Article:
A mobile app could save lives in India
A mobile app could help turn the tide of a rise in breast cancer in women as young as 30 in India, according to new research.,
A mobile app could help turn the tide of a rise in breast cancer in women as young as 30 in India, according to new research.
The disease is the most prevalent form of cancer globally and has become a major problem in India, where breast cancer accounts for 25% to 31% of all cancers.
There has also been a significant shift away from older women to those aged 30-50 developing the disease.
Dr Judith Fletcher Brown, at the University of Portsmouth, UK, says a mobile app used by on-the-ground healthcare workers might be the answer to reaching more women and teaching breast examination techniques.
She says that “India has emerged as a hub central to the development of new technology. It really is time the Indian government made a concentrated effort on raising awareness about the early warning signs of this disease as a preventative method.
“The rate of technological innovation and demand in India for mobile devices offer fresh possibilities for the health and wellbeing of the world’s largest democracy.
“It’s time to invest in innovative mobile technology to combat the rise in breast cancer statistics.”
Dr Fletcher Brown suggests a breast healthcare app could be used by Accredited Social Health Activists (ASHAs). These on-the-ground healthcare workers are already accepted by the community, they overcome socio-cultural barriers as part of their normal day-to-day work, and they could encourage vulnerable target groups to engage with the breast cancer education mhealth technology.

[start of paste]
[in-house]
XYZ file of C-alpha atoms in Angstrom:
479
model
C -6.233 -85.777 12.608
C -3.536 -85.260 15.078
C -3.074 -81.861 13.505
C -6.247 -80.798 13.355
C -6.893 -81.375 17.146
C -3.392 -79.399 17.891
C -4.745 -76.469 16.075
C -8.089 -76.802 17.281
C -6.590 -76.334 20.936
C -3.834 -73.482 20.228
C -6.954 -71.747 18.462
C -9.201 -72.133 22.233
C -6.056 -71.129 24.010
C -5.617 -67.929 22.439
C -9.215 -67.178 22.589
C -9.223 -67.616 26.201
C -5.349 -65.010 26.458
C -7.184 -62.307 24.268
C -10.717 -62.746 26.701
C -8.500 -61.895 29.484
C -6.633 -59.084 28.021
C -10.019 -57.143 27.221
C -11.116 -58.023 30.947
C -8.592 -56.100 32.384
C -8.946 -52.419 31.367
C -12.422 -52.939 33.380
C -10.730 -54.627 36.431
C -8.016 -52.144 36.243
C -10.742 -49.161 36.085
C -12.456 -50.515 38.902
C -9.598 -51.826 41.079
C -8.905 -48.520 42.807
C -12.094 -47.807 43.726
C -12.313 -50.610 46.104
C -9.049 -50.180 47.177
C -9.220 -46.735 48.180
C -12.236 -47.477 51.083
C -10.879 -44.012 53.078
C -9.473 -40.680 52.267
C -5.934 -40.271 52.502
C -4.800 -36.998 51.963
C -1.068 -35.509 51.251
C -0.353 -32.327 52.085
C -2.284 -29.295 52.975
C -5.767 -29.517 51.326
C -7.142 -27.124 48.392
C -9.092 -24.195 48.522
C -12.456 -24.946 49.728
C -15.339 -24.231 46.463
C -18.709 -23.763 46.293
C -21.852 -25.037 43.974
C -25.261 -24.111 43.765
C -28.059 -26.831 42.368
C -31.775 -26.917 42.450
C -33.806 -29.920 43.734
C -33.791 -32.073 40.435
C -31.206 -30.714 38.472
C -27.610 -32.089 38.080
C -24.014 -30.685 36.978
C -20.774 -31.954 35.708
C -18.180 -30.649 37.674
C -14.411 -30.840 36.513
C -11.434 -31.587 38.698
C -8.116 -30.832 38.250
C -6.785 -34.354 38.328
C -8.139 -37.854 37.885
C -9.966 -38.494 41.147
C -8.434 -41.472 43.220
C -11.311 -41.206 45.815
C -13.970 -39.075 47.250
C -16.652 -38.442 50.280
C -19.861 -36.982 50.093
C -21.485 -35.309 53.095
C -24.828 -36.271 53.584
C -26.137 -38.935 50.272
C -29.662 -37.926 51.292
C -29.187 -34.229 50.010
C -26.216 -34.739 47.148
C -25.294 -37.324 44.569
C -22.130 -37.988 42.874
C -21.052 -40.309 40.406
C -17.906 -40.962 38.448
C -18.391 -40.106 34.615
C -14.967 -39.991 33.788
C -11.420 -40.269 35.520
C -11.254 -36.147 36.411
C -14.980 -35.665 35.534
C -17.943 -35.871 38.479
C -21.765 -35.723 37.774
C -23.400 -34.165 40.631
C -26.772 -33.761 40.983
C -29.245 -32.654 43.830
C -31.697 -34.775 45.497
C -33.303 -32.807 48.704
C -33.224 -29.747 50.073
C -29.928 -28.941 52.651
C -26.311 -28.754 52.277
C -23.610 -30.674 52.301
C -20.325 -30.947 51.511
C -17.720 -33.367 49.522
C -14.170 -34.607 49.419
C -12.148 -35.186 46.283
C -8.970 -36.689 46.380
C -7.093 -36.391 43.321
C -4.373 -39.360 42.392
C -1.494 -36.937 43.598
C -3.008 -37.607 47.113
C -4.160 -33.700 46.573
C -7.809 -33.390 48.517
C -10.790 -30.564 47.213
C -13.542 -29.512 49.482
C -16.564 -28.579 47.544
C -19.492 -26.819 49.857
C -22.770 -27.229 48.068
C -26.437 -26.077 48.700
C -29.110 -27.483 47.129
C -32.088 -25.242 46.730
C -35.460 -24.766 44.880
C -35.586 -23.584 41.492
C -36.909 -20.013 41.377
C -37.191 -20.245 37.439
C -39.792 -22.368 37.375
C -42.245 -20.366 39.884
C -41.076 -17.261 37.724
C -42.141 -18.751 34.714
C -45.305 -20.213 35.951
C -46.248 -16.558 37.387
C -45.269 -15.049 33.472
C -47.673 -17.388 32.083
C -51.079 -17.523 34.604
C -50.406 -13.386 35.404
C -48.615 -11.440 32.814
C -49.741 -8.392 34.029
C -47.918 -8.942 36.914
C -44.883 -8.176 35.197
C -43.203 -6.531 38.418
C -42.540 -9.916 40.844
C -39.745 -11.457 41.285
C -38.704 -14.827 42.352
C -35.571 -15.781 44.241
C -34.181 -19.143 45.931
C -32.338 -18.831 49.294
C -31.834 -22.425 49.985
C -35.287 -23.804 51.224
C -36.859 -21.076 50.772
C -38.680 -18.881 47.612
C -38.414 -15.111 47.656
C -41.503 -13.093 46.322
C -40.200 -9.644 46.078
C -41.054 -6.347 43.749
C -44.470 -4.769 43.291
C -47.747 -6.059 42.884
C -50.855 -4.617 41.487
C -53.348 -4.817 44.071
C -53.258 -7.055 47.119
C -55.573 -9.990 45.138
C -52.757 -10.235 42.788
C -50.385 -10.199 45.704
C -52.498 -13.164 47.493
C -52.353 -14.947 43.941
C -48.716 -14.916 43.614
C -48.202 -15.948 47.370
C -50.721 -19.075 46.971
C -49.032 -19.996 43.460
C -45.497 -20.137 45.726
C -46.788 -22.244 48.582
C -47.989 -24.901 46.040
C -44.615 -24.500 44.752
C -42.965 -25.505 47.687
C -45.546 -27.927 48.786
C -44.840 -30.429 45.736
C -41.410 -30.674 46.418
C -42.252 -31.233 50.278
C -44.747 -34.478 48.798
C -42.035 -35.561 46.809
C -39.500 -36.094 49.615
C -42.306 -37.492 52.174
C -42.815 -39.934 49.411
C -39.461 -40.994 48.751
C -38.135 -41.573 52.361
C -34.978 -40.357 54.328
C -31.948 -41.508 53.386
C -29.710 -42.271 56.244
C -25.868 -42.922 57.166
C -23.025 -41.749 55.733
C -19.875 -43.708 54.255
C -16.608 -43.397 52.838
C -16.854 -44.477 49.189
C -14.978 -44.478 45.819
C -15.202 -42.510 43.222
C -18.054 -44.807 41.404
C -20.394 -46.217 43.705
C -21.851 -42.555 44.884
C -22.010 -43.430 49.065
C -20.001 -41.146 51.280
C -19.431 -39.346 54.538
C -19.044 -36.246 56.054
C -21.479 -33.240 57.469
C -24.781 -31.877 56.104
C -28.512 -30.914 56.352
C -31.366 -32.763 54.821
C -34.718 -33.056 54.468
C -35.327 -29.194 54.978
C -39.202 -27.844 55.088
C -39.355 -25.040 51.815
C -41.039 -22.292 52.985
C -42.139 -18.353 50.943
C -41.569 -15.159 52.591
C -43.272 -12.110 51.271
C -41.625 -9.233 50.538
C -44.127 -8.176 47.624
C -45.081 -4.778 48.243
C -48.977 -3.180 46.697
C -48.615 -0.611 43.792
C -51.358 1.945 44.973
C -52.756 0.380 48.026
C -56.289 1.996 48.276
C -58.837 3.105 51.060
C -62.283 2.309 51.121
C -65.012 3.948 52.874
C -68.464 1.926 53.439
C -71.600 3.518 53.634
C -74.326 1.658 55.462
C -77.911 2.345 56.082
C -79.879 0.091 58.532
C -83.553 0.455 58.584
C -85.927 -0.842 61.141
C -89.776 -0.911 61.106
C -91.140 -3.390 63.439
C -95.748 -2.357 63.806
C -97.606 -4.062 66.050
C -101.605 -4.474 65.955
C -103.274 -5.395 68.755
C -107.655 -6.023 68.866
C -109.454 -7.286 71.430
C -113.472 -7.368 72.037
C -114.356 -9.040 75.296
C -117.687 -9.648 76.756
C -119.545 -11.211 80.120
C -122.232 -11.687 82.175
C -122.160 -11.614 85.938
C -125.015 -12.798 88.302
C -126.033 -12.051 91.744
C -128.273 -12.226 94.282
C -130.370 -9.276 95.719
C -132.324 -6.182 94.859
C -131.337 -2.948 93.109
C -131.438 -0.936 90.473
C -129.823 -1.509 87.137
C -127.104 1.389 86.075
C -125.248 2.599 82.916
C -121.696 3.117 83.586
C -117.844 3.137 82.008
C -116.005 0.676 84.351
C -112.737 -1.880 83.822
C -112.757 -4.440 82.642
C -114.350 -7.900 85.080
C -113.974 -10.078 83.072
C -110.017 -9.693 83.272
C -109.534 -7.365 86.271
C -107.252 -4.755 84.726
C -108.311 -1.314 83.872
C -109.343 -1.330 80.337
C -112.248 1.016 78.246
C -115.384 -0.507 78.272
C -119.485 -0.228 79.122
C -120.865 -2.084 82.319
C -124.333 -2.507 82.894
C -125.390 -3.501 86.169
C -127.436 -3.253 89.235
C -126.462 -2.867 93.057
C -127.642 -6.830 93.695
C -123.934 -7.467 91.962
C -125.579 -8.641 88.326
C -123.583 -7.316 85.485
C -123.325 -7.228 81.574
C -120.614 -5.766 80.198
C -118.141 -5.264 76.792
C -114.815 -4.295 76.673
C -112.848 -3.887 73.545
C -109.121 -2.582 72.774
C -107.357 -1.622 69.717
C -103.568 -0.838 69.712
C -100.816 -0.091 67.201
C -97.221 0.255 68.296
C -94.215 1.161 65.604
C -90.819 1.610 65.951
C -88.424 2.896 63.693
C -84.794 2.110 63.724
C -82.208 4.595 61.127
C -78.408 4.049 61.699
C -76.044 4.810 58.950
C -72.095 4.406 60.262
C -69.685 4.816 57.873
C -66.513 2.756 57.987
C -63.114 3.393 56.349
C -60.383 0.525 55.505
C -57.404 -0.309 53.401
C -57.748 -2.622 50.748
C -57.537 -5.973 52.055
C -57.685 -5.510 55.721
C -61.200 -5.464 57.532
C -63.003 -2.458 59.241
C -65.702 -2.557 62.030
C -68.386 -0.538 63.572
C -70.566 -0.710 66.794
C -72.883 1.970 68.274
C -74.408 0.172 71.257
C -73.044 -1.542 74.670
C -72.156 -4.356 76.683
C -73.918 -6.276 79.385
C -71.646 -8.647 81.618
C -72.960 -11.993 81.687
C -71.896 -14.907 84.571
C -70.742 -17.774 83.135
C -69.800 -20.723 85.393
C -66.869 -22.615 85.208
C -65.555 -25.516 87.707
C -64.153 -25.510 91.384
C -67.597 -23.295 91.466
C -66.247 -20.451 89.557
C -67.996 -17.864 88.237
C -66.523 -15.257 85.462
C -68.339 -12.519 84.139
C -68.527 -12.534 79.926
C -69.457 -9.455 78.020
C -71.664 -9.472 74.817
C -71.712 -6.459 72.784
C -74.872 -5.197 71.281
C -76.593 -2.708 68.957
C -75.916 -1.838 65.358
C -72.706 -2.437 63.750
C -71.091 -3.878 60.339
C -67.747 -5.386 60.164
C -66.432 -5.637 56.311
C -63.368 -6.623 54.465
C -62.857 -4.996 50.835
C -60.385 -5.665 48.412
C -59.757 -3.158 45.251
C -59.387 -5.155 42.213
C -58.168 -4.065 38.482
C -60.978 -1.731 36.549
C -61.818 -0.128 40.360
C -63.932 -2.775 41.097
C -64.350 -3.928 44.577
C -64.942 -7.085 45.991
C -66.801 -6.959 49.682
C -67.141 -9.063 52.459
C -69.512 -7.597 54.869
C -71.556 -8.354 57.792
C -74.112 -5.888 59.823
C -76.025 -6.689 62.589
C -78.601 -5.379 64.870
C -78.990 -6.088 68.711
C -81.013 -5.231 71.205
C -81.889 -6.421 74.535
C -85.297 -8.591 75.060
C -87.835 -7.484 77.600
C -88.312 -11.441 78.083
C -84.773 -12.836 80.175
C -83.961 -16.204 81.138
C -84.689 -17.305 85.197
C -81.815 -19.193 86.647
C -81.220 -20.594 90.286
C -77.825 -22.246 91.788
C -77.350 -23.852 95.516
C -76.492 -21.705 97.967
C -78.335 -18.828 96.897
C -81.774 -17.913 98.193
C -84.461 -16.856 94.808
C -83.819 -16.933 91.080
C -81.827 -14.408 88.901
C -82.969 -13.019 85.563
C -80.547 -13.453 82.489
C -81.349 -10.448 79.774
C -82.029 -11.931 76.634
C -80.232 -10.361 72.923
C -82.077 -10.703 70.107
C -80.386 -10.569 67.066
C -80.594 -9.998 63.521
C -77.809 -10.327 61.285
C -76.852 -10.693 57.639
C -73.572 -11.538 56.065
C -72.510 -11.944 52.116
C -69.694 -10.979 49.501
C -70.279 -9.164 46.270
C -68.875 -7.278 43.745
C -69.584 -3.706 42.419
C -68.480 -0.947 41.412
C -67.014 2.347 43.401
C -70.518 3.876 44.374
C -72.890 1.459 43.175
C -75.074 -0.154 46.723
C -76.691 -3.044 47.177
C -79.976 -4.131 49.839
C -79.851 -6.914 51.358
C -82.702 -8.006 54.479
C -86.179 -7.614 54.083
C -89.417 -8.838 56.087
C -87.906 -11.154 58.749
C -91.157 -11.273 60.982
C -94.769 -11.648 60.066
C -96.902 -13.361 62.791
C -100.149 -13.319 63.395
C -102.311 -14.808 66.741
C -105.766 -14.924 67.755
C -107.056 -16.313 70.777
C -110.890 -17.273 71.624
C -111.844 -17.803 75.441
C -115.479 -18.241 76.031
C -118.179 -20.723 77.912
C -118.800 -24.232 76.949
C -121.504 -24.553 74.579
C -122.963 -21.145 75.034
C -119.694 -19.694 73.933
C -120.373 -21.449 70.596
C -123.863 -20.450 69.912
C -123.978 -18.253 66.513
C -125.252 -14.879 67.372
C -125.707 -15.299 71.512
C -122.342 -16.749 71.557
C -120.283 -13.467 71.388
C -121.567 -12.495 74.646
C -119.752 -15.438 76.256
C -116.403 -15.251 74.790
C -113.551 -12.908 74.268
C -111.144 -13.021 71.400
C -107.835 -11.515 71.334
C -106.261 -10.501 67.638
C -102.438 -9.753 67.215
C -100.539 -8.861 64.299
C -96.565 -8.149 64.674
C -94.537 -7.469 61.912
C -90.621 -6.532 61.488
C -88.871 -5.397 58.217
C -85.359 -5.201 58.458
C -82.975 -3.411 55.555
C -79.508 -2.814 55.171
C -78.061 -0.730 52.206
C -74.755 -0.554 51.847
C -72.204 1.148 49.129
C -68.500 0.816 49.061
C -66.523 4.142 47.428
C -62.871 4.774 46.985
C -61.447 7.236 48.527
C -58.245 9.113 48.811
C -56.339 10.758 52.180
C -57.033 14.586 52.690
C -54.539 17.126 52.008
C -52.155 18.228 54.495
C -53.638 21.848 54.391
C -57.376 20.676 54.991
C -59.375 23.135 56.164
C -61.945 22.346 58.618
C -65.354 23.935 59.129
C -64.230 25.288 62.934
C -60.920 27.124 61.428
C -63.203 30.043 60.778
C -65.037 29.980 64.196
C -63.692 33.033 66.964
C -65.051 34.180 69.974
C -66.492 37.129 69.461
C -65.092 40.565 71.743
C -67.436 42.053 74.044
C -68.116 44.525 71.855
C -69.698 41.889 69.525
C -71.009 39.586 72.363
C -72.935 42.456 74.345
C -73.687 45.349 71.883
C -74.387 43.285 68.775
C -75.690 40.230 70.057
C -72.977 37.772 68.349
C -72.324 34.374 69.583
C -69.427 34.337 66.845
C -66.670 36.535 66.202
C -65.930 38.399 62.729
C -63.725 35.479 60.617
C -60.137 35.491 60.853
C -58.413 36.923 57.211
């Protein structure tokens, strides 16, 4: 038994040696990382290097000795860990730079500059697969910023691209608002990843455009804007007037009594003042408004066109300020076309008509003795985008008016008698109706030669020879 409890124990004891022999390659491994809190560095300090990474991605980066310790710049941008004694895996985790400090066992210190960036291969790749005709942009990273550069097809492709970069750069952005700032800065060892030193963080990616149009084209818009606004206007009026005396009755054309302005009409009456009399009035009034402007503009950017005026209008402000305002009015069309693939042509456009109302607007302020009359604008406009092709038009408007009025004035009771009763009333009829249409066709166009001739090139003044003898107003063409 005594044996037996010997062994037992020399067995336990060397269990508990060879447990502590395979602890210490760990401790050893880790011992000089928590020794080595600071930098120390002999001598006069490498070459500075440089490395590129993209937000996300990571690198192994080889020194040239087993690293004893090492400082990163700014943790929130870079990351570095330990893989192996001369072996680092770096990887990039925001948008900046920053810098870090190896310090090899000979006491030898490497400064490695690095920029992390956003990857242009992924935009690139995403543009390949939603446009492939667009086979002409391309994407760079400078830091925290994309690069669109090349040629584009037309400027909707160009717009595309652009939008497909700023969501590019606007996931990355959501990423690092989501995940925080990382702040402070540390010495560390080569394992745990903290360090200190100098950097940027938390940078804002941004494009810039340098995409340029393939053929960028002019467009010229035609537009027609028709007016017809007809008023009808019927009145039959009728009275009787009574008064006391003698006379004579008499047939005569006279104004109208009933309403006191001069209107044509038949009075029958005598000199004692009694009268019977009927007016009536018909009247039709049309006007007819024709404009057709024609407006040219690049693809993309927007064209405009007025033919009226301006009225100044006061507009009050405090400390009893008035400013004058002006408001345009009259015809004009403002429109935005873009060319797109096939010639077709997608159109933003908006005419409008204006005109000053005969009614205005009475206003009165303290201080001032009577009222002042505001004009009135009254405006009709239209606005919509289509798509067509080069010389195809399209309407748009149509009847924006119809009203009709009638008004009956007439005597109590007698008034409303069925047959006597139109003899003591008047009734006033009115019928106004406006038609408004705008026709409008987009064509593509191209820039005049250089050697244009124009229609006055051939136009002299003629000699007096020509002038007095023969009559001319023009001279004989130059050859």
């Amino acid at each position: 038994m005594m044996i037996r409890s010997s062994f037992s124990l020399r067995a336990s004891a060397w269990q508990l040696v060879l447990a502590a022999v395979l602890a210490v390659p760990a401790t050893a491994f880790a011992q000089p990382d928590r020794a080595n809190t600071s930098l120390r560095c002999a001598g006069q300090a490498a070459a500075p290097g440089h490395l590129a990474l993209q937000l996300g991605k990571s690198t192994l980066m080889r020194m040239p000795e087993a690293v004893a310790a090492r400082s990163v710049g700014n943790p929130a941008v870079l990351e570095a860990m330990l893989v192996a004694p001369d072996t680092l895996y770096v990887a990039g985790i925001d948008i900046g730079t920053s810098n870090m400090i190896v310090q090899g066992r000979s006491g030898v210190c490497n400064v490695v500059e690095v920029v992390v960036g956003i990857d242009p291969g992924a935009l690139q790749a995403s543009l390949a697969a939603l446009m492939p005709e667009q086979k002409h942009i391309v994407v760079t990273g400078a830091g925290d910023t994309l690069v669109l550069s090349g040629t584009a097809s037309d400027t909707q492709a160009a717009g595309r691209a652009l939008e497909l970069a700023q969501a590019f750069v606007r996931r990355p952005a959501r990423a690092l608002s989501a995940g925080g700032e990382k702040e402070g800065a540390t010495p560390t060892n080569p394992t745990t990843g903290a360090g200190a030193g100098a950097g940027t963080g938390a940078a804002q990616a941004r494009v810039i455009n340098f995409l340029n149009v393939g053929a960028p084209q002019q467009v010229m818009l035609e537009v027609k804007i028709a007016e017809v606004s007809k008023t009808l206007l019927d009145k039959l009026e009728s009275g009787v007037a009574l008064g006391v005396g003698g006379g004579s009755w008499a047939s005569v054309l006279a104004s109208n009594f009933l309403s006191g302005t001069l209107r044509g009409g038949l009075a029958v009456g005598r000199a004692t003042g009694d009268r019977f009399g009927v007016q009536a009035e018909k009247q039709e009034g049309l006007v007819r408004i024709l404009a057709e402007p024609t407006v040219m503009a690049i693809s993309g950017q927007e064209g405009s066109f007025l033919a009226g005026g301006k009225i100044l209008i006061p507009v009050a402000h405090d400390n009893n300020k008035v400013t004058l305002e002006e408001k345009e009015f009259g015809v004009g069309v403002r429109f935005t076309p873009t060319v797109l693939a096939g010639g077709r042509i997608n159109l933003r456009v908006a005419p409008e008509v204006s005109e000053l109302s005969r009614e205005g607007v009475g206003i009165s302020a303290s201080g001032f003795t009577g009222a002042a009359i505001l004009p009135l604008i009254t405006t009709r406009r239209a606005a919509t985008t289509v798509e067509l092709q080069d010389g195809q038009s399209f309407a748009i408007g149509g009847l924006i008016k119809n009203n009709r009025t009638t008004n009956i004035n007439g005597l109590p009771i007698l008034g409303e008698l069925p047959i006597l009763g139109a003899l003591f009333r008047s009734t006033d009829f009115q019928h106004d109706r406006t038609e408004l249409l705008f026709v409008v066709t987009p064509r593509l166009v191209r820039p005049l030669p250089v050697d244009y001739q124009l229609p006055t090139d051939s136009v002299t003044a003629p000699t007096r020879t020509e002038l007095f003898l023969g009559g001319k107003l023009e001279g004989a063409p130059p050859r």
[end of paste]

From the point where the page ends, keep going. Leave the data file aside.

Using a bespoke app (operated on a digital tablet with culturally-specific images) ASHAs could educate and demonstrate breast self-examination techniques to help identify the early warning signs of cancer. Similar technology is fast and simple to use.
In her previous research, Dr Fletcher Brown carried out fieldwork in New Delhi, India, and found the reason for such appalling statistics was a lack of awareness about the early warning signs of breast cancer by women. Macro environmental forces including weak political will to fund women’s health, combine with a society in which societal protocols which render discussion about cancer as culturally sensitive.
She said that “tragically, the intense focus of the health service resources on Covid-19 patients, means late diagnosis at an advanced stage still remains the main challenge in the war against breast cancer.”
Dr Fletcher Brown’s latest research, with Diane Carter, Professor Rajesh Chandwani and Professor Vijay Pereira, reveals mobile health technology (mhealth) as an opportunity to improve cancer healthcare knowledge for women in India.
She explained that “smart technology such as mobile phones are a promising tool for disease control interventions in emerging economies and in India the dominant focus has so far concentrated on HIV/AIDS and diabetes education. We suggest broadening the scope of mheath technology to raise breast cancer awareness among Indian women.”
University of Portsmouth